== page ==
The Texas man who fasted this spring for 40 days in protest of what he believes to be illegal enforcement of the federal income-tax system has taken his cause on the road, marching from his home state to Washington D.C. to confront the government’s leaders.

Gene Chapman, 36, stopped eating on tax day, April 15, saying he would not eat again until he had what he considered an honest, adequate response from the federal government to one question: “Where is my tax liability in the law?”

Sporting an Indian garment, Chapman spent much of his time sitting across the street from the IRS office in Austin, Texas. He did receive responses from his federal representatives, but he said the letters contained “just more doublespeak … from the government.”

“I want to pay any tax I owe,” he noted during the fast, saying the Bible exhorts him to do so. But, Chapman said, “I can’t find a law that says I owe a tax.”

Chapman is part of the “tax honesty” movement, which contends the federal government lacks any legal jurisdiction to enforce the income tax, that there is no law that requires Americans to pay the tax, and that the tax is enforced in a manner that violates the U.S. Constitution.

As WorldNetDaily reported, Chapman decided to stop the fast after determining he was violating two moral principles of Mahatma Gandhi, the one on whom his fast was based.

The activist then embarked on his “Tax March on Washington,” which is chronicled on his blog. Since beginning the march, Chapman has restarted his fast more than once to try to “unify” the “tax honesty” movement. According to Chapman, local volunteers from the We the People organization were reluctant to help him pass out flyers in Huntsville, Texas, after a “misunderstanding” between WTP chairman Bob Schulz and Chapman about the end of his fast.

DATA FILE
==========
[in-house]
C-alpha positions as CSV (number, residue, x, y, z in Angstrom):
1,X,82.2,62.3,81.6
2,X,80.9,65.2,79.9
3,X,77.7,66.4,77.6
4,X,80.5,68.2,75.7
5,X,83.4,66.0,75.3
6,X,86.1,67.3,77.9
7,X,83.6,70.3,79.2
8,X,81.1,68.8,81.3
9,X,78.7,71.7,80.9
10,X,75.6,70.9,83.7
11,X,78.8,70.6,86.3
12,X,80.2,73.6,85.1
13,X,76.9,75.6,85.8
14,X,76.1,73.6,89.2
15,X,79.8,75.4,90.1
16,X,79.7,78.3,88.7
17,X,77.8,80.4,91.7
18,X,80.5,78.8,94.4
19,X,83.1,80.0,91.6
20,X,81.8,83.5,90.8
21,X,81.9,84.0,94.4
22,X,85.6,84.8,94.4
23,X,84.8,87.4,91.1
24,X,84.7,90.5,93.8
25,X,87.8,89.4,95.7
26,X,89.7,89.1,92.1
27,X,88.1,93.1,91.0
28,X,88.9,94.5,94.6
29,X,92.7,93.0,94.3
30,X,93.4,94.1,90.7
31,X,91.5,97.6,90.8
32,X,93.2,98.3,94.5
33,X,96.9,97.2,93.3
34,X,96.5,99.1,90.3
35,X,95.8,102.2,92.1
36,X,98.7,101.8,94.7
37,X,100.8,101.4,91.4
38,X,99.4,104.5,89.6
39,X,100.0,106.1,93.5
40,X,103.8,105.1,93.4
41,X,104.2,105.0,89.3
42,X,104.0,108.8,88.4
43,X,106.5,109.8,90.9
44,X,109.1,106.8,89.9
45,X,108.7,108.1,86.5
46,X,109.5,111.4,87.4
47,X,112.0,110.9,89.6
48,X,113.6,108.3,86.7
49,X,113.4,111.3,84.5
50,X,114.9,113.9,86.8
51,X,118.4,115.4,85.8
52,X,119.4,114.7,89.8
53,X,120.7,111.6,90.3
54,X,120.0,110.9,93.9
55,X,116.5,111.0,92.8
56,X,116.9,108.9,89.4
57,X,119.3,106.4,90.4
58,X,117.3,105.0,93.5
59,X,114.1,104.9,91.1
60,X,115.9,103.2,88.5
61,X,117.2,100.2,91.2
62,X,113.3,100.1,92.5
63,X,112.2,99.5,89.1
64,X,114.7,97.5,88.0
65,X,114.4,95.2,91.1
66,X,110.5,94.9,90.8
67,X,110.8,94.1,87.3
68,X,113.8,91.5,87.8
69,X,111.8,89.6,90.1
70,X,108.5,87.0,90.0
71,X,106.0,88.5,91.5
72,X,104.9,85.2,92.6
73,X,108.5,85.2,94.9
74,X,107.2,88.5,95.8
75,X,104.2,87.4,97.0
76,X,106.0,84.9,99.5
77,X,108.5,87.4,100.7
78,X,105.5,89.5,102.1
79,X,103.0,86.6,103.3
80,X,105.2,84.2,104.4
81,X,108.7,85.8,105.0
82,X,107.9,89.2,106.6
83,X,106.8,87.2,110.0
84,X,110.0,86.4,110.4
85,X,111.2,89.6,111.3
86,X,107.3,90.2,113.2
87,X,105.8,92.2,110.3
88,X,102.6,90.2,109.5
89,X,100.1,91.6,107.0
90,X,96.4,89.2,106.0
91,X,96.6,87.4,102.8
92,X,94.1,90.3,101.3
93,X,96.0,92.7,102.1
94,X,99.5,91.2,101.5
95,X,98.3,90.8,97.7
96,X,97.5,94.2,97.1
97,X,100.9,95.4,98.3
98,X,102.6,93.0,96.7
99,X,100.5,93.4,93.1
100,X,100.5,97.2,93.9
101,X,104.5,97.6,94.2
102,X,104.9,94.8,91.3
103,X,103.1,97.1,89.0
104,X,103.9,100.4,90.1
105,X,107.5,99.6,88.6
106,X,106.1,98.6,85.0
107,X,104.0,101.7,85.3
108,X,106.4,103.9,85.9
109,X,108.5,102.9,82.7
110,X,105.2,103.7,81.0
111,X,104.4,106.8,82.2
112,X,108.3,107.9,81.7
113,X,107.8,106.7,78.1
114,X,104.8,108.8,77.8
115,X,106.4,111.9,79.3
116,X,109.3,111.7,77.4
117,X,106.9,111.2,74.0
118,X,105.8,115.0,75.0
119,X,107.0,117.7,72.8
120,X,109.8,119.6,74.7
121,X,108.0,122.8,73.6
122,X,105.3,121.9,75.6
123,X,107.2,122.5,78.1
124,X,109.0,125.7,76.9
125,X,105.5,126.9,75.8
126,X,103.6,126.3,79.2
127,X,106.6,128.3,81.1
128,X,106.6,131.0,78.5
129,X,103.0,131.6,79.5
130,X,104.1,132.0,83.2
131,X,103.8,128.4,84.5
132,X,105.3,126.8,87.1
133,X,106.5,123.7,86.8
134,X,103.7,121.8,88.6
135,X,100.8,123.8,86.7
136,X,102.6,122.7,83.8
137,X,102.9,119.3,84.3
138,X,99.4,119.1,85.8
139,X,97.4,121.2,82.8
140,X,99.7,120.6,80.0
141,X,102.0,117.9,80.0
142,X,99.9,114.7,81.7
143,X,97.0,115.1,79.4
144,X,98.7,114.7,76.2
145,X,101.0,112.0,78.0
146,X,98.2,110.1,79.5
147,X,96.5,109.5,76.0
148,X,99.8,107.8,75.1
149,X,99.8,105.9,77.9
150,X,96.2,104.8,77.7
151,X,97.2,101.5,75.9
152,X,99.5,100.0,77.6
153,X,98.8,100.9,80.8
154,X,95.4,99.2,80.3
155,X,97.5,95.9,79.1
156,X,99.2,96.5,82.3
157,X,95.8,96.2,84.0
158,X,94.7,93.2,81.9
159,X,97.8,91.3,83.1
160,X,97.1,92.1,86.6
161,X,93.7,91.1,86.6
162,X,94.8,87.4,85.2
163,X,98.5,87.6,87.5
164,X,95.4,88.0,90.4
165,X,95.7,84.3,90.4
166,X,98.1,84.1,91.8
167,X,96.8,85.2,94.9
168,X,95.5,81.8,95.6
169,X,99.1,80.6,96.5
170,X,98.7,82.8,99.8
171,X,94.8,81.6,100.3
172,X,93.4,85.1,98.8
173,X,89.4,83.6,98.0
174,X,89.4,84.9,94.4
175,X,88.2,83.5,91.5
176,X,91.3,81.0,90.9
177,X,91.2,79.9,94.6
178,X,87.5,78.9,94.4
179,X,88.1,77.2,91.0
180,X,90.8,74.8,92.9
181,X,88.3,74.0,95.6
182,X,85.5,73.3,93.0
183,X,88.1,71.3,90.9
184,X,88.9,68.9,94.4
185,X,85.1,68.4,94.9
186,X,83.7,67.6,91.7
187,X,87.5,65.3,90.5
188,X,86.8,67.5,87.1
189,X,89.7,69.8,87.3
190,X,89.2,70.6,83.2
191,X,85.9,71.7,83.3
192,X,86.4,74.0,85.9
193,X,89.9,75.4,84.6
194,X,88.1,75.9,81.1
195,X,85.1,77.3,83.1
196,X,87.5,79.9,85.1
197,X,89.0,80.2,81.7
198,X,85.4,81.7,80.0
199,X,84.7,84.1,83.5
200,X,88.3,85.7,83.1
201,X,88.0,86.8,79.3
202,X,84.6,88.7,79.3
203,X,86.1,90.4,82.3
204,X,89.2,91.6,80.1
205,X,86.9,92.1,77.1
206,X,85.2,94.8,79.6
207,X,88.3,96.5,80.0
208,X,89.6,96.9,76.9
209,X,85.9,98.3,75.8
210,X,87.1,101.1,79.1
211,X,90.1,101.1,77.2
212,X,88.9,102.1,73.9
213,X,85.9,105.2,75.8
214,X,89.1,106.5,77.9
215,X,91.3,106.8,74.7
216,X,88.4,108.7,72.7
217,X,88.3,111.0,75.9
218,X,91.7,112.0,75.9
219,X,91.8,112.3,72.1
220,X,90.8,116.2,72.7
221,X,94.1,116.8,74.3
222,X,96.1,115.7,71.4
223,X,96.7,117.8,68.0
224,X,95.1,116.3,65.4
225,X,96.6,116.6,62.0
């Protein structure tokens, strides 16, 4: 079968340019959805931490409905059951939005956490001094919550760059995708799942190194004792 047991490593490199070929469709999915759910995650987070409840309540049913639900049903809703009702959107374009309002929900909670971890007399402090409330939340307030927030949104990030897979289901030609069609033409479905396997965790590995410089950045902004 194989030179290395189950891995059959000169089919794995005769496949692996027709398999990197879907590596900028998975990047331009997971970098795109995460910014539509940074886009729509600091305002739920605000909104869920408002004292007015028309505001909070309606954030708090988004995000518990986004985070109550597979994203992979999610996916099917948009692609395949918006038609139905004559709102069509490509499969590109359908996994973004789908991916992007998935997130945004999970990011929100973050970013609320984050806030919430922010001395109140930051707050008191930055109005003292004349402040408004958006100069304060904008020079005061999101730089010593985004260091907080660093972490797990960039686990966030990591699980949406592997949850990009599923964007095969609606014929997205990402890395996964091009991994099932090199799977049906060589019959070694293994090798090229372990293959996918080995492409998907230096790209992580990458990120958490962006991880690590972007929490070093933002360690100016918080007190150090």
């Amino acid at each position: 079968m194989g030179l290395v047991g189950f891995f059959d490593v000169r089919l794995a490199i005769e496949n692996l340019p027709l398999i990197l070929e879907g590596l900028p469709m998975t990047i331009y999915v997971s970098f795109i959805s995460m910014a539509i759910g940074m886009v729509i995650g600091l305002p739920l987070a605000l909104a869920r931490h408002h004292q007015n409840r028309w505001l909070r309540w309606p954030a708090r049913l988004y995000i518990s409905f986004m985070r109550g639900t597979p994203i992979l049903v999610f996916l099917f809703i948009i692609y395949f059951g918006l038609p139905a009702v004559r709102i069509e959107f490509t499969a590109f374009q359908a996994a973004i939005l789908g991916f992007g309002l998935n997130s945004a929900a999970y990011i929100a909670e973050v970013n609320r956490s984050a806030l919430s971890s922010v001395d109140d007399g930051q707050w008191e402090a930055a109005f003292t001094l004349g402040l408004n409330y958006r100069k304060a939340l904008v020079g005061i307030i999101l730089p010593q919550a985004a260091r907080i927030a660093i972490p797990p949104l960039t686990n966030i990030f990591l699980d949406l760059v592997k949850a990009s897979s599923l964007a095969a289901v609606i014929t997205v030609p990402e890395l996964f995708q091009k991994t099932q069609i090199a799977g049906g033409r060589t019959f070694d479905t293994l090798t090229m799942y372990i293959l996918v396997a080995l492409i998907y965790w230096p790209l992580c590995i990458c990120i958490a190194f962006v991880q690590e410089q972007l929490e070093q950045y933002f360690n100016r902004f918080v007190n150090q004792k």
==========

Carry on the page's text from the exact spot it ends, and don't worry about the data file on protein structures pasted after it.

The activist says he has fasted 56 days total since April 15 but now is back on the road toward D.C.

During his latest fast, Chapman says he began having episodes of blindness. He told WND he thought he might die after things began to “fall apart” around him. A Michigan trucker, Joseph Almond, however, came to his aid and helped him distribute several thousand flyers – a prerequisite for Chapman to begin eating again.

Chapman reported on his blog yesterday Texas highway patrolman pulled over him and his RV, driven by David Marsh, telling him he could not walk on the shoulder of the highway with a slow-moving vehicle behind. The activist says he is willing to risk arrest to continue his march.

So, what is Chapman’s goal? A Christian, he wants to bring a biblical message to the federal government: “Let my people go.”

Chapman also tells WND he hopes his march will bring the “tax honesty” movement “out of a coffee-shop mentality and into the streets.”

His march has received numerous donations, and his RV has become a rolling billboard for several organizations, with large vinyl banners hanging from it.

Previous stories:

Gandhi principles led to hunger strike’s end

Fasting activist: 40 days are enough

Protesters to stand with 40-day faster

Fasting activist enters ‘death zone’

Activist continues protest fast

Another ‘tax honesty’ activist shuns food

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